Local Government and Communities Minister Eric Pickles yesterday (Tuesday) announced the publication of the coalition government’s new strategy for bringing Britain together.
The paper, entitled Creating the Conditions for Integration contains a series of proposals that overtly re-integrates Christianity’s role in policy on inter-community participation and youth disconnection.
New policy proposals were inevitable following country-wide rioting and looting beamed around the world last summer. They fit with the recurring theme of discipline and strengthening of family values that have regularly featured in the speeches of the Prime Minister.
More surprising is the prominent place given to Christianity, specifically in Pickles’ overview of the key markers around which the government wants the UK to form its identity.
The document ‘recognis[es] that Christianity - and faith in general - plays an important part in the heritage and culture of our nation.’
It additionally gives a stunning riposte to Bideford Council’s recent attempt to do away with prayers at the commencement of business, by pointing to the Localism Act 2011. This it says, ‘should provide sufficient legal powers for all major local authorities in England to now include prayers as part of the formal business at council meetings, if they so wish (and following due Parliamentary process, for parishes that meet the necessary conditions by April).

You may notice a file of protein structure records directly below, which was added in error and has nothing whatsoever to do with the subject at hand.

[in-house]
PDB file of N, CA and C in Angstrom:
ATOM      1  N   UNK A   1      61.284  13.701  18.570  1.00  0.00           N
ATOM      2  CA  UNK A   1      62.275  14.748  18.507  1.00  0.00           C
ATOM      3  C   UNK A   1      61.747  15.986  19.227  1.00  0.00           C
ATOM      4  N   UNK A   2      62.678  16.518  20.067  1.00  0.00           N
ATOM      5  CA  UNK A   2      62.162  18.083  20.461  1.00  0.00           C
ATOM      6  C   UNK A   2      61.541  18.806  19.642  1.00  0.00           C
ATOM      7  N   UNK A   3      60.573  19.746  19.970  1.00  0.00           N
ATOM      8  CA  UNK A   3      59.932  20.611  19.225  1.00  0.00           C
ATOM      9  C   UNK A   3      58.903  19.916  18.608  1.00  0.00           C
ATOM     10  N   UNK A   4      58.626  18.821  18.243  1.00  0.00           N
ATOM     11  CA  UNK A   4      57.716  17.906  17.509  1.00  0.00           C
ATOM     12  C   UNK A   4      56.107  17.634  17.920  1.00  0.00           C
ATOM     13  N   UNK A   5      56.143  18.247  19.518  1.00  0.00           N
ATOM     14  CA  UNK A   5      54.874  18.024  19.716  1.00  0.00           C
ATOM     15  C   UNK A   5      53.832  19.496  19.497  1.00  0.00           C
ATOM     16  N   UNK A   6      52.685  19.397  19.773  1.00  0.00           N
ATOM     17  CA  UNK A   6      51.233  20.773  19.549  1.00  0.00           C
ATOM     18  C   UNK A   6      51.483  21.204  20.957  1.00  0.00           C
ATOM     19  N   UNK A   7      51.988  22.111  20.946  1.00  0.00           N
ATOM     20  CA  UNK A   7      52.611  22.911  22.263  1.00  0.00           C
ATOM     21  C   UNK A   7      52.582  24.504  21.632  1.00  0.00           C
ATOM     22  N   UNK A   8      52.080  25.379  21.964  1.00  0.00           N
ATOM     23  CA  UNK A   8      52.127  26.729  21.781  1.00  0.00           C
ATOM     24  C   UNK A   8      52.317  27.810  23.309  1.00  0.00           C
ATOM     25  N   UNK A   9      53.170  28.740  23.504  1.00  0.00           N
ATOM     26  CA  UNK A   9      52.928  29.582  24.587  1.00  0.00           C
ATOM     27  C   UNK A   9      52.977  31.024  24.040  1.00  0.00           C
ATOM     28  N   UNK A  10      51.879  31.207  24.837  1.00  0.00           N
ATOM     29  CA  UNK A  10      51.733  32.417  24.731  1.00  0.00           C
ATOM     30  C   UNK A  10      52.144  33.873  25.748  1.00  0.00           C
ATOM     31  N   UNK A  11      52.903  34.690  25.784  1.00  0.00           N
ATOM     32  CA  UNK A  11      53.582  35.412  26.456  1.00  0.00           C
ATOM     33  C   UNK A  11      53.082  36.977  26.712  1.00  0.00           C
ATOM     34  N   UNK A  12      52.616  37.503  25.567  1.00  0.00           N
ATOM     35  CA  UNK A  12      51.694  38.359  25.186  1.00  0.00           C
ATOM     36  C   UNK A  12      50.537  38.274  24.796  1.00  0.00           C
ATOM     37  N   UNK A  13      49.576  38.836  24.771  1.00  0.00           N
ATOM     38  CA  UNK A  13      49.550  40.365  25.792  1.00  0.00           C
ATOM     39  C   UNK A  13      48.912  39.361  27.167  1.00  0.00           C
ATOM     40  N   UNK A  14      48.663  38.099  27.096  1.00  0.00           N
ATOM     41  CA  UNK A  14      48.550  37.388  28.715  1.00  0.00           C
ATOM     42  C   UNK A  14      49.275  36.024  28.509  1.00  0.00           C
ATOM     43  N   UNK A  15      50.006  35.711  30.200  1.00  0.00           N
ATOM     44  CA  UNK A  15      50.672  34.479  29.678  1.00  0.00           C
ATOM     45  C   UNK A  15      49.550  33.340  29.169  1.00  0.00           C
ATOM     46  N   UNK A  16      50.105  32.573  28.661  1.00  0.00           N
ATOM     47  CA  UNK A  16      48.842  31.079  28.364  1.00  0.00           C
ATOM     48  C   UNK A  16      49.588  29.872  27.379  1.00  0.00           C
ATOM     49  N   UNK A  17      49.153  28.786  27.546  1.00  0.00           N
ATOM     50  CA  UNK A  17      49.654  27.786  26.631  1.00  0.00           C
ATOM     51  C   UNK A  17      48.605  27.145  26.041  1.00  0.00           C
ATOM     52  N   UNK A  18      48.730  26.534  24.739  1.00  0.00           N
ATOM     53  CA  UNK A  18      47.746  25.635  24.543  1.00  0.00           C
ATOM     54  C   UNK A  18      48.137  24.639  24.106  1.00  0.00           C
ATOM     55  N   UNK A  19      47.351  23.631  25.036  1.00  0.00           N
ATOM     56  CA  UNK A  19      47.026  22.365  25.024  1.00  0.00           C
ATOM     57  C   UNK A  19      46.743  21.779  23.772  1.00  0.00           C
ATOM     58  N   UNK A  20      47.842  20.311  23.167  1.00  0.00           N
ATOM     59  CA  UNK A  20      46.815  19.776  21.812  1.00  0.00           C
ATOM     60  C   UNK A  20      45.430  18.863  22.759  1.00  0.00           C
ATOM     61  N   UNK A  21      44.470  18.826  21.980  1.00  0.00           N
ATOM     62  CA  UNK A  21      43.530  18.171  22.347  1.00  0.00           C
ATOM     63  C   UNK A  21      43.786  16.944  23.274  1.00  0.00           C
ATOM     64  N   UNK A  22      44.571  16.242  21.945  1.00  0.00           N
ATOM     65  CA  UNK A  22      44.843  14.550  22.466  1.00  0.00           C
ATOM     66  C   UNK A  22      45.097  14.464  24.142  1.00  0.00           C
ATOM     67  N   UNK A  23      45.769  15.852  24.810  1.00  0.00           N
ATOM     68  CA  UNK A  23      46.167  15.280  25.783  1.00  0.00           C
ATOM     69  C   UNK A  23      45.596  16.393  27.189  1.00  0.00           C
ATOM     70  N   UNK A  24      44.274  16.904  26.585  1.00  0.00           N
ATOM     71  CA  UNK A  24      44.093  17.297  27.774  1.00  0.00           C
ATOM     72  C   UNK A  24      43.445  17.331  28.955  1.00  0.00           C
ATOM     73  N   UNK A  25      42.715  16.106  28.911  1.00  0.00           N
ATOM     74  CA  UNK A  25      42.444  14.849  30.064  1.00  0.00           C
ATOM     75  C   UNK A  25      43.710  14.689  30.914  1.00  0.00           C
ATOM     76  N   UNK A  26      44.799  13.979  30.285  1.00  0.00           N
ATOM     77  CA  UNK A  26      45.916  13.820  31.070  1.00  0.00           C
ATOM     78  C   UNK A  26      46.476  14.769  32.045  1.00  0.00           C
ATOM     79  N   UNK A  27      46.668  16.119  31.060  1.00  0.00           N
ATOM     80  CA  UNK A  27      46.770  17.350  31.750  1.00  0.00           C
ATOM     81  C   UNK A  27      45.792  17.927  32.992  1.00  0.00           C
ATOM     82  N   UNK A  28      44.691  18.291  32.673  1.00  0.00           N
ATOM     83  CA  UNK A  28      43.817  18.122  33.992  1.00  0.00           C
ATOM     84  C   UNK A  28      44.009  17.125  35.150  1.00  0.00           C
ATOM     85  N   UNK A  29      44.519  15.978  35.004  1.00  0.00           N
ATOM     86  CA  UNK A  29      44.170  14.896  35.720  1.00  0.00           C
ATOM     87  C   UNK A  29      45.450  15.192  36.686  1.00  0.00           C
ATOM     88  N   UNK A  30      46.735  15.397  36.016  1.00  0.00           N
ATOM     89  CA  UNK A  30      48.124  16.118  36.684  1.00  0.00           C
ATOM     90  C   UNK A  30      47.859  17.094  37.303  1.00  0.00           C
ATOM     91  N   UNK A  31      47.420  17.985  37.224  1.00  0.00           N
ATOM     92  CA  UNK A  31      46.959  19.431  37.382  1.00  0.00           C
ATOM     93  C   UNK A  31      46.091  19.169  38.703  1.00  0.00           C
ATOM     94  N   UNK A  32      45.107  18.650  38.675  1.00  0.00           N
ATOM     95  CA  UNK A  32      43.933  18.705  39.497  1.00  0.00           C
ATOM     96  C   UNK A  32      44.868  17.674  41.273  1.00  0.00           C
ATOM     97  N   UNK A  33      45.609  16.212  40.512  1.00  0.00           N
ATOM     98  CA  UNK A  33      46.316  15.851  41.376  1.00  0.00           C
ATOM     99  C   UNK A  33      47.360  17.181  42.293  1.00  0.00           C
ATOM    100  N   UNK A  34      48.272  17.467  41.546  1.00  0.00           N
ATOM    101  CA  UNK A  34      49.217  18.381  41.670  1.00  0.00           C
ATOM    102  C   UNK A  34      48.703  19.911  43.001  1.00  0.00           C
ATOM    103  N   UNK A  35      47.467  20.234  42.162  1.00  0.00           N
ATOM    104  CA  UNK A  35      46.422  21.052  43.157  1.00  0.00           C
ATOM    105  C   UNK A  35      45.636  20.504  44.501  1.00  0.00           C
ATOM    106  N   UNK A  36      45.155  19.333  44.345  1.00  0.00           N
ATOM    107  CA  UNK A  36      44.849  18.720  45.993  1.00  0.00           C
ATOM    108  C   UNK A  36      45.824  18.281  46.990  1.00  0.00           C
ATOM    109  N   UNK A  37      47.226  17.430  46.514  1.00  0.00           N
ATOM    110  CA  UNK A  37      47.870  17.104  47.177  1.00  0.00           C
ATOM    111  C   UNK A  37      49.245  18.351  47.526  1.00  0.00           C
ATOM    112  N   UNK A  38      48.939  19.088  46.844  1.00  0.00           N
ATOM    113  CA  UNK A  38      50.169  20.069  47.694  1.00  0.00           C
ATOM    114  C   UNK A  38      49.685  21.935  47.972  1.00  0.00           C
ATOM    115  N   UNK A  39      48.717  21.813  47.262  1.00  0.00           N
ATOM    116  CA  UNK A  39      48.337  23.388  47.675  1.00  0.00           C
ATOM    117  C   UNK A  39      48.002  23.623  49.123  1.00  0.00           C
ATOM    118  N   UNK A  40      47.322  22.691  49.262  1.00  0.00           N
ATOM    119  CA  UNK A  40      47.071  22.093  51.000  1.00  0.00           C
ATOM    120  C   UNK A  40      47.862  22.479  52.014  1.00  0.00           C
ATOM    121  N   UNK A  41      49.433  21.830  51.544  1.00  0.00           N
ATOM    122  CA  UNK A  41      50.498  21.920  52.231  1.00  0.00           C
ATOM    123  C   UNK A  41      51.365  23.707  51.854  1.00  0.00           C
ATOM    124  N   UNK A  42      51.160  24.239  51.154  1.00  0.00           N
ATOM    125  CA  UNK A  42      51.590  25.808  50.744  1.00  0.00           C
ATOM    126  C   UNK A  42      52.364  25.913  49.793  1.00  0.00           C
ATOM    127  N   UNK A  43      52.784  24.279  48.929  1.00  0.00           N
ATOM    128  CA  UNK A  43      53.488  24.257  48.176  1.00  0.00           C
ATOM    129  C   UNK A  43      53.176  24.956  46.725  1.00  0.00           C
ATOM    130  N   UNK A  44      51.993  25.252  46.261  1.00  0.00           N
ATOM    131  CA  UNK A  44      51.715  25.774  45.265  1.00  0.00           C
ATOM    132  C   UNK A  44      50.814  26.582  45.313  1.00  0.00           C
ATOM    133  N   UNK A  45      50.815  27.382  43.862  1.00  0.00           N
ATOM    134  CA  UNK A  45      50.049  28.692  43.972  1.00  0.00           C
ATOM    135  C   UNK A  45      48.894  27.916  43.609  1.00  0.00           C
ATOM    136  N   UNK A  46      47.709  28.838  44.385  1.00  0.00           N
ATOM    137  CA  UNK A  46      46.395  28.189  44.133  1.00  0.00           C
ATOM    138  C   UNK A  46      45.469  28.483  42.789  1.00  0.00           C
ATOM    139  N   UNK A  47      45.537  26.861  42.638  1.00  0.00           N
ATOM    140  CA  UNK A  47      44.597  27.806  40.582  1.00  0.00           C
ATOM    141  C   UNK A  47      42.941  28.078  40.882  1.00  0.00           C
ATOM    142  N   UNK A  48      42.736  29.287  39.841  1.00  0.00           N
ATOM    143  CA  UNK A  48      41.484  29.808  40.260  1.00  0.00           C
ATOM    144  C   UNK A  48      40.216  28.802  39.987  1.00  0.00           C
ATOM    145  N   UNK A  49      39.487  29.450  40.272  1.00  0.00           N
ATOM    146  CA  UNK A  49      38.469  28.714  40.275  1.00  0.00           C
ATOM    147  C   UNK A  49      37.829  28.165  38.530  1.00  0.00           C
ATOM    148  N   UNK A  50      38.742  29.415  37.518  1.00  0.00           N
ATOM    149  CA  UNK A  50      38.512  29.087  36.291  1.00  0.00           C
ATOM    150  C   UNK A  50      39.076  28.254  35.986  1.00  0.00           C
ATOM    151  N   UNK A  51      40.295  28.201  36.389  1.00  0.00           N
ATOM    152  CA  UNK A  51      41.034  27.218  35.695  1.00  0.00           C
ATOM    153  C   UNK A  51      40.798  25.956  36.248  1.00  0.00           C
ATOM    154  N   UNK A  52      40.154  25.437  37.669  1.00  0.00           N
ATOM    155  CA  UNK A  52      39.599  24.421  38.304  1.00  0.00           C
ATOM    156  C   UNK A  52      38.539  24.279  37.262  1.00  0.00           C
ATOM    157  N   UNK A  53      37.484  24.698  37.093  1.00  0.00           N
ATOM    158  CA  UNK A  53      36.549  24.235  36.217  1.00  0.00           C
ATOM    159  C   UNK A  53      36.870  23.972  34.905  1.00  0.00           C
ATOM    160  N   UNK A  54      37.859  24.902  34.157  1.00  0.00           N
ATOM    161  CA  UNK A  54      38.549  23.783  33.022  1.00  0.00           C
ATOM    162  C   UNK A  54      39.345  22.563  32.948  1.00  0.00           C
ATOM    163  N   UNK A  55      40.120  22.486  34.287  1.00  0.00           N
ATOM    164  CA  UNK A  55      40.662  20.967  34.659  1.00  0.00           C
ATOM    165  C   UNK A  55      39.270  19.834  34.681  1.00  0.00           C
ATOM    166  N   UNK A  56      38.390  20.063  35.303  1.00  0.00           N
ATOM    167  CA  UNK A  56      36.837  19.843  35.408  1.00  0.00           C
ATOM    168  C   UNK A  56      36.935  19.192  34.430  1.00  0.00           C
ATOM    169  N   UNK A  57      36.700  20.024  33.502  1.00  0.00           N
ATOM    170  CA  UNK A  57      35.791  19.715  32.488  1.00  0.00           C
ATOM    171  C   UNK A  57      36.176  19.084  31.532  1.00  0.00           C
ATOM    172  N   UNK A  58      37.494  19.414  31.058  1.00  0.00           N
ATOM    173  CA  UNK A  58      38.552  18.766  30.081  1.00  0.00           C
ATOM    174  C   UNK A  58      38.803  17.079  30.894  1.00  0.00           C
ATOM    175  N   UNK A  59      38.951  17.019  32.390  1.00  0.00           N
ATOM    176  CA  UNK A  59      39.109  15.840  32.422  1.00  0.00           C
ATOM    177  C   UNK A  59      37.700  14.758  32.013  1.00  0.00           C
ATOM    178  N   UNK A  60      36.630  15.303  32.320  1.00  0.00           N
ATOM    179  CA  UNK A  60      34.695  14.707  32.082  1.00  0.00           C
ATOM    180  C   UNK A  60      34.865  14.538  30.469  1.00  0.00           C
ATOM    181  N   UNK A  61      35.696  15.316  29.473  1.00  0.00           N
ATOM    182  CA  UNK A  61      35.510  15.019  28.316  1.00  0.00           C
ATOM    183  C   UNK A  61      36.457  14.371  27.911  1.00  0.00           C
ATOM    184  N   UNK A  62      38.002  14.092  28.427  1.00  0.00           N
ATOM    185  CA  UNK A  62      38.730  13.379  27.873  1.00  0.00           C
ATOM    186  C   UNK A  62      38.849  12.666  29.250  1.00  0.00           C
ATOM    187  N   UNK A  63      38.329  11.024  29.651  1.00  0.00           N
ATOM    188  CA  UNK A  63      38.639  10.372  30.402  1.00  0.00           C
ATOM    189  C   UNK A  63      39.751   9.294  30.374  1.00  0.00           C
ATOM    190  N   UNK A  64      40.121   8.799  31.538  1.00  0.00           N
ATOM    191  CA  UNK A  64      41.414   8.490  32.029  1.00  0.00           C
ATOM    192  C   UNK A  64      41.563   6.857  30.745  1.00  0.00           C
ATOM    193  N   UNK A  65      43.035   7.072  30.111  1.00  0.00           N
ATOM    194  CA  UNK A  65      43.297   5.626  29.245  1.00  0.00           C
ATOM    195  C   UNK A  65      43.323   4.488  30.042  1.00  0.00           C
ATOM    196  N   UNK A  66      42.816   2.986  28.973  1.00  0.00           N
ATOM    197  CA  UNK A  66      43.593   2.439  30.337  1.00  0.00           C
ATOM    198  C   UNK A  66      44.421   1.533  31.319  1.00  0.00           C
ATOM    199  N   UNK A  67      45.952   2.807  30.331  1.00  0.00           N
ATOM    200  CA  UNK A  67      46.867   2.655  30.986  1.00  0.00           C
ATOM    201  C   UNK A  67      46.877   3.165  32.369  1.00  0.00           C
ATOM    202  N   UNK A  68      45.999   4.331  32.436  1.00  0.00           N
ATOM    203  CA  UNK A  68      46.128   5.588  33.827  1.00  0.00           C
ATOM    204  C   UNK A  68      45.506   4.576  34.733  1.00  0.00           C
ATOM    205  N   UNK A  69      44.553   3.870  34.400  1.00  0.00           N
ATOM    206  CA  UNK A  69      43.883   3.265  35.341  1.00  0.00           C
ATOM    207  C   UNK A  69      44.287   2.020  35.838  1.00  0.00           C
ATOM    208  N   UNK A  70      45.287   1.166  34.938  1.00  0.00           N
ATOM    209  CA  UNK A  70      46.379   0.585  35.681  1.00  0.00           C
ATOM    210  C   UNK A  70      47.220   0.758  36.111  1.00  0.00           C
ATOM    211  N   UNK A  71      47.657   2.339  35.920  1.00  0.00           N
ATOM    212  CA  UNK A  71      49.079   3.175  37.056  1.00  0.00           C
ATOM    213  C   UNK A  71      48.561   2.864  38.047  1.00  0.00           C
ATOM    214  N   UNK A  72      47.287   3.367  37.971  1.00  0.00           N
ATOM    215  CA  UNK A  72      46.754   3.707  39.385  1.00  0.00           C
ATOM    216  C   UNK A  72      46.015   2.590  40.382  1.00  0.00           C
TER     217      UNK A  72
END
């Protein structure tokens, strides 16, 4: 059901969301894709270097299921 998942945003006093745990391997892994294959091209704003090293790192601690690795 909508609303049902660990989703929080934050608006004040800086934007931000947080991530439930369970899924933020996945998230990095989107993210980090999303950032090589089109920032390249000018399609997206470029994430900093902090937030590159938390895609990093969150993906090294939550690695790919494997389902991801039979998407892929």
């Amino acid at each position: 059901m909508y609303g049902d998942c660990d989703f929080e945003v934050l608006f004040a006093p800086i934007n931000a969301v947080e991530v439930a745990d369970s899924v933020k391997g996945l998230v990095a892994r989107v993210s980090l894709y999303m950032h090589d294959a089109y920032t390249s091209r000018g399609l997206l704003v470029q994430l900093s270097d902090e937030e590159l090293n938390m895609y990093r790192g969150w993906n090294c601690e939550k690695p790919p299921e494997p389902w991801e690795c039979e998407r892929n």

This marks a departure from past government comment which has grouped all faiths together when discussing the possible contribution of religion to community welfare.
Statements in the past week from Pickles on the preservation of prayer in council meetings, and the bold exhortation by Baroness Warsi for European Christians to be ‘stronger in their religious identities and more confident in their beliefs’, set the Communities Minister’s comments in the context of an ongoing, consistent narrative from the government.
Furthermore, they come on the back of the Prime Minister’s own assertion that ‘the UK is a Christian country and should not be afraid to say so' at a speech in Oxford last December.
Prominent humanists have given the measure a cool reception. Chief Executive of the British Humanist Association, Andrew Copson, on the politics.co.uk website responded that,'The vast majority of people in Britain are not members of any local church, religious group or community, and so to lay such emphasis on religious identities as being the ones most important for encouraging voluntary work or community building is misguided.'
Copson’s comment is contradicted by available evidence. The 2009-10 Citizenship Survey: Race, Religion and Equalities Topic Report published by Eric Pickles’ own department in December last year showed that 70% of the 10,000 respondents identified themselves as Christian.
It was not alone. An Office of National Statistics survey Census Religion Module, April, May, June and July, 2009 that offered the option of ‘no religion’ first to its respondents, also produced a figure of 68%.
This is not to say that the numbers have not gone down. Between 2005 and 2010, the same Communities and Local Government survey showed a drop from 79% to the 70% quoted above.
But what has been missed before now, and what Conservative ministers are now cottoning onto, is that the number remains stubbornly high, given the onslaught of alternative ideologies that have been offered to the British public since the Second World War.
‘Christianity just does not seem to go away’, said one commentator.